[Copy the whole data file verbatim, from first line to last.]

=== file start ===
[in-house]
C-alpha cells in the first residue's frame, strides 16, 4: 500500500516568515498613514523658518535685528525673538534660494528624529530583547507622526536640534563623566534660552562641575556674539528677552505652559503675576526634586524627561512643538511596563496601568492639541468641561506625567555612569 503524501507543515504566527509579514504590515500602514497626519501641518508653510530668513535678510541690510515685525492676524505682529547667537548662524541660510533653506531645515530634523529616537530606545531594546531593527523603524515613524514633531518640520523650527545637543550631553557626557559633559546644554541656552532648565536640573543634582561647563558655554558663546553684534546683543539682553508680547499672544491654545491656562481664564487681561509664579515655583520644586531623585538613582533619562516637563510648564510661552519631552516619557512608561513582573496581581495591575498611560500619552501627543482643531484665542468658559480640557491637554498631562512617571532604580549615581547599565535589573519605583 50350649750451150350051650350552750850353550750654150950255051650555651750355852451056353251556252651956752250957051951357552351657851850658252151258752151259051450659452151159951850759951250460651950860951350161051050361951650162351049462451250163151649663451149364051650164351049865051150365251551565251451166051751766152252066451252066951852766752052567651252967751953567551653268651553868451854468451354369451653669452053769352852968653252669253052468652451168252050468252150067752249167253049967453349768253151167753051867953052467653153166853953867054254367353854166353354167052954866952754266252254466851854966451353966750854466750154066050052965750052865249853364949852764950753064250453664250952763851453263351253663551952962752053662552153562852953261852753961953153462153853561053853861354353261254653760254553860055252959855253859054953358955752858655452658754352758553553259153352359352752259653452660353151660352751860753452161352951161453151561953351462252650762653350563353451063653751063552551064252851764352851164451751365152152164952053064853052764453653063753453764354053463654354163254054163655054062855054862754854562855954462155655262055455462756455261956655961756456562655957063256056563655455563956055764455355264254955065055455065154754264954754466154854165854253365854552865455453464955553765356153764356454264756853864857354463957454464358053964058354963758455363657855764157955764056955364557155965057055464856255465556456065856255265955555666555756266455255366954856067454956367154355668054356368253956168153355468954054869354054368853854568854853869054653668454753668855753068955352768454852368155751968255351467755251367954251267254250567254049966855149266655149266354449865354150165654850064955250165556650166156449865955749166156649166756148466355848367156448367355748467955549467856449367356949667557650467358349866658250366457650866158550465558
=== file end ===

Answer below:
[in-house]
C-alpha cells in the first residue's frame, strides 16, 4: 500500500516568515498613514523658518535685528525673538534660494528624529530583547507622526536640534563623566534660552562641575556674539528677552505652559503675576526634586524627561512643538511596563496601568492639541468641561506625567555612569 503524501507543515504566527509579514504590515500602514497626519501641518508653510530668513535678510541690510515685525492676524505682529547667537548662524541660510533653506531645515530634523529616537530606545531594546531593527523603524515613524514633531518640520523650527545637543550631553557626557559633559546644554541656552532648565536640573543634582561647563558655554558663546553684534546683543539682553508680547499672544491654545491656562481664564487681561509664579515655583520644586531623585538613582533619562516637563510648564510661552519631552516619557512608561513582573496581581495591575498611560500619552501627543482643531484665542468658559480640557491637554498631562512617571532604580549615581547599565535589573519605583 50350649750451150350051650350552750850353550750654150950255051650555651750355852451056353251556252651956752250957051951357552351657851850658252151258752151259051450659452151159951850759951250460651950860951350161051050361951650162351049462451250163151649663451149364051650164351049865051150365251551565251451166051751766152252066451252066951852766752052567651252967751953567551653268651553868451854468451354369451653669452053769352852968653252669253052468652451168252050468252150067752249167253049967453349768253151167753051867953052467653153166853953867054254367353854166353354167052954866952754266252254466851854966451353966750854466750154066050052965750052865249853364949852764950753064250453664250952763851453263351253663551952962752053662552153562852953261852753961953153462153853561053853861354353261254653760254553860055252959855253859054953358955752858655452658754352758553553259153352359352752259653452660353151660352751860753452161352951161453151561953351462252650762653350563353451063653751063552551064252851764352851164451751365152152164952053064853052764453653063753453764354053463654354163254054163655054062855054862754854562855954462155655262055455462756455261956655961756456562655957063256056563655455563956055764455355264254955065055455065154754264954754466154854165854253365854552865455453464955553765356153764356454264756853864857354463957454464358053964058354963758455363657855764157955764056955364557155965057055464856255465556456065856255265955555666555756266455255366954856067454956367154355668054356368253956168153355468954054869354054368853854568854853869054653668454753668855753068955352768454852368155751968255351467755251367954251267254250567254049966855149266655149266354449865354150165654850064955250165556650166156449865955749166156649166756148466355848367156448367355748467955549467856449367356949667557650467358349866658250366457650866158550465558